As 5G broadband begins to rollout across the U.S., it not only introduces users to a faster internet, it also brings with it new technology architectures designed to further enable 5G networks in the future.
The development of 5G technology was necessitated because carriers worldwide were looking for solutions to cope with the ever growing demand of mobile data.
One of those architectures is called device-to-device (D2D) communications, which refers to the communication between devices, which can be cellphones or vehicles. This technique opens new device-centric communication that often requires no direct communication with the network infrastructure.
This is good because D2D architecture is expected to solve at least part of the network capacity issue as 5G promises more devices to be connected in faster, more reliable networks.
The difference 5G and D2D makes is significant. Take autonomous vehicles. Dedicated short-range communications (DSRC) is often tied with 802.11p, which is the Wi-Fi standard specific to the automotive industry that has led the next generation of connected cars.
However, the challenge with 802.11p is that it will only talk to cars that can transceive its protocol. Although the technology relays information such as safety-related messages to promote safe driving, it doesn’t work with cars that don’t carry WLANp.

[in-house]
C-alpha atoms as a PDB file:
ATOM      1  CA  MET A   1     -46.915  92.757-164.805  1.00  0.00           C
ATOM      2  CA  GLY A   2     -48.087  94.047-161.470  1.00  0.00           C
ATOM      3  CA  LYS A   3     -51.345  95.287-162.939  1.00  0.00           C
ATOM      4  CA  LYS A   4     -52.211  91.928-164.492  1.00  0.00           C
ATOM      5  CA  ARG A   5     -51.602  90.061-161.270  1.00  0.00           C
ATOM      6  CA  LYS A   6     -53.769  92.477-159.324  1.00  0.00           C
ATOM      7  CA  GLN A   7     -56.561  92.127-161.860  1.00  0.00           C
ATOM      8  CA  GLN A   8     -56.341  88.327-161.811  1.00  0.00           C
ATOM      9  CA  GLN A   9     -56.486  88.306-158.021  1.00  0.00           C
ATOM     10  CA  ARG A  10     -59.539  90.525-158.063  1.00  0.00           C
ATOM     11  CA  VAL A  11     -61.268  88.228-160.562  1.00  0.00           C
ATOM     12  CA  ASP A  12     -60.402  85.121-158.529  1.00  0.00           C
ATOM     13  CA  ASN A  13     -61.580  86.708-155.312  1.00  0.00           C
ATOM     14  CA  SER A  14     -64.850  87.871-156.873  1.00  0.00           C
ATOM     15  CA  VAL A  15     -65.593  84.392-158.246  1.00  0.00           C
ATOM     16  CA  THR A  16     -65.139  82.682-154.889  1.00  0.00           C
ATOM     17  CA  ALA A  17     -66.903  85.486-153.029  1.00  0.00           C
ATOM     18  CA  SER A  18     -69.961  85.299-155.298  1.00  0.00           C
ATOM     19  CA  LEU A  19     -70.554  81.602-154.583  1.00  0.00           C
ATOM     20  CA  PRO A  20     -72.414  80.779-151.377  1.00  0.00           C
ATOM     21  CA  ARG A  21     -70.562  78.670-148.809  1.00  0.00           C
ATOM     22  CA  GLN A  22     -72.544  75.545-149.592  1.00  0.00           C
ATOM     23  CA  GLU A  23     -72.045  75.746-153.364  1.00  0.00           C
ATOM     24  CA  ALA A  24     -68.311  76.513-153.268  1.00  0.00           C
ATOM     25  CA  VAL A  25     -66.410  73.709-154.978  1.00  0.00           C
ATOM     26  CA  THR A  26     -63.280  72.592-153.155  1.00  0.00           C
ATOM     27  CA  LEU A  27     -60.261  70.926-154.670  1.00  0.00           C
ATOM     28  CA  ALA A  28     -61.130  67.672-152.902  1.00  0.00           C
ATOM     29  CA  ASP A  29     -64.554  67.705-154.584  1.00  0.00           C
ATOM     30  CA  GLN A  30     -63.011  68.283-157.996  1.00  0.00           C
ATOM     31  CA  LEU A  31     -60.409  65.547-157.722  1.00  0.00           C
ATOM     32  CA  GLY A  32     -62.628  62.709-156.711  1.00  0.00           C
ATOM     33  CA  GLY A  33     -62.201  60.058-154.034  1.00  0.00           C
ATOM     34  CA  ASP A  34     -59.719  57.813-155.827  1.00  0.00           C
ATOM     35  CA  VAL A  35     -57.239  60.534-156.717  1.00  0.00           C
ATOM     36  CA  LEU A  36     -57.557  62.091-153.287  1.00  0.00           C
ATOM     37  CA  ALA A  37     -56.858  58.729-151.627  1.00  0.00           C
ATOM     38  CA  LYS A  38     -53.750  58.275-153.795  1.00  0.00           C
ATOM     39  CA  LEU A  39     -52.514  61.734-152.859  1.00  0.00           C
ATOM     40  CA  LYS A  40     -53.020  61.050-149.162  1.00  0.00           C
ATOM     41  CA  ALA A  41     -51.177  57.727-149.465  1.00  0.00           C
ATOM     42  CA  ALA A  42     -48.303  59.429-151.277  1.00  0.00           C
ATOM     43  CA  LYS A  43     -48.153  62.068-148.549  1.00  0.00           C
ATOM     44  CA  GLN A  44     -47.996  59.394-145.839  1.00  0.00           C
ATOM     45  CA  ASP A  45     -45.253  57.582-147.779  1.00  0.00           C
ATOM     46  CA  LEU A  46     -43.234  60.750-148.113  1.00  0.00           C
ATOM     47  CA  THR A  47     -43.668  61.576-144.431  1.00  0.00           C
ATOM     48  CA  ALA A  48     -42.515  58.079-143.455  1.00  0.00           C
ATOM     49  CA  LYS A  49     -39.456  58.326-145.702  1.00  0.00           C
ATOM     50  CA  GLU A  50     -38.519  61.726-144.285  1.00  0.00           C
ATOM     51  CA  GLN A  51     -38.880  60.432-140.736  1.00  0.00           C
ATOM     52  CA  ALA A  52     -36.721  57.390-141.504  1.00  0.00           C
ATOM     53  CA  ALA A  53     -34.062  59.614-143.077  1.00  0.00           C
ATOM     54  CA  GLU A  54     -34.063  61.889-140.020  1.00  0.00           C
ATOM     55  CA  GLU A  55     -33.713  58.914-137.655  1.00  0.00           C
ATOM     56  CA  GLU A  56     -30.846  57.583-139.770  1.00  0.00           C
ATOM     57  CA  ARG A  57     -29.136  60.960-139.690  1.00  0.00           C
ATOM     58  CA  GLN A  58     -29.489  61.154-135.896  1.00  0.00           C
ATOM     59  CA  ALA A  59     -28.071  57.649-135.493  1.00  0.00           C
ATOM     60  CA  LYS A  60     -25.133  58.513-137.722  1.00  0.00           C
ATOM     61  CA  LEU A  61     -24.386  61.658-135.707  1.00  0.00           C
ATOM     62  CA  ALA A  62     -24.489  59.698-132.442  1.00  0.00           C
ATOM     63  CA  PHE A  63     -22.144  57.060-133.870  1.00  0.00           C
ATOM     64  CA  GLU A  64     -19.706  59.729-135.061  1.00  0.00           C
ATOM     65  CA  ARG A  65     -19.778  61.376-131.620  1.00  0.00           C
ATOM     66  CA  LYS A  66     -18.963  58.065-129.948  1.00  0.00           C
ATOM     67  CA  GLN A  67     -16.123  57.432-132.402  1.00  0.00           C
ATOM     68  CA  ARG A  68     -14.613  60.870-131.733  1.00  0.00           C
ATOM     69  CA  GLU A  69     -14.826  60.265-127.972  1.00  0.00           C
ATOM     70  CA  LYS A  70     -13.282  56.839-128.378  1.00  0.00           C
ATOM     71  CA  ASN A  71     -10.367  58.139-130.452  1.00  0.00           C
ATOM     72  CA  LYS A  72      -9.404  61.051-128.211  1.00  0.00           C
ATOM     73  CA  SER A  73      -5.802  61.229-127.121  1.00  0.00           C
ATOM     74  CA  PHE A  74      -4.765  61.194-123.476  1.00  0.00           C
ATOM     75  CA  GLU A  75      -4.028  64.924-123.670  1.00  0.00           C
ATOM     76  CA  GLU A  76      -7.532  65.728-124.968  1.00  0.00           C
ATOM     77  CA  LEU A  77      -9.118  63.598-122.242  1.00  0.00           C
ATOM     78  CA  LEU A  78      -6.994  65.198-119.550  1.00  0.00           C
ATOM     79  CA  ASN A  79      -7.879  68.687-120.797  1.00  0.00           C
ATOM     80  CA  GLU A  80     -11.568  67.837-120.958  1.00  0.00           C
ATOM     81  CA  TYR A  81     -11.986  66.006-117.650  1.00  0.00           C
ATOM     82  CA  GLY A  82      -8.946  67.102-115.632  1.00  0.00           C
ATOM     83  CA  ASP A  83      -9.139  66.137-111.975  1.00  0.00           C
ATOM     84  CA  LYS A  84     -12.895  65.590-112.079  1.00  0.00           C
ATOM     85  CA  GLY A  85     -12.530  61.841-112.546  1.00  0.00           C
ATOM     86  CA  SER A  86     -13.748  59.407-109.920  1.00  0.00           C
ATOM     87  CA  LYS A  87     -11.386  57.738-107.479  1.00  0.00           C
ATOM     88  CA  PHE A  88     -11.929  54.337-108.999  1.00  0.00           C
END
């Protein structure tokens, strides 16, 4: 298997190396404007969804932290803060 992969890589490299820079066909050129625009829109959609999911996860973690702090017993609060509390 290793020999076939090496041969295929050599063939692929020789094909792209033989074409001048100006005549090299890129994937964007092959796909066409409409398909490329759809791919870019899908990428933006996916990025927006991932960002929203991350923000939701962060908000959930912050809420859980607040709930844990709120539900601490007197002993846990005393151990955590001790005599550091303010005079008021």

An important thing to understand about the new 5G technology is that it’s not just about faster smartphones. In fact, tech specialists are now referring to 5G as the post-smartphone era.
Higher speeds and lower latency will make new experiences possible in augmented and virtual reality, connected cars, the smart home and where machines need to talk to one another continually and without lag.
There are few areas of our lives that 5G will not impact, especially because this technology allows for expanded interconnectivity of Internet of Things (IoT) devices. A sampling of game changing advances, include:
- Smart Cities
- Smart Grids
- Autonomous vehicles
- Remote medical surgery and monitoring
- Remote control of heavy machinery
- Drone control and coordination
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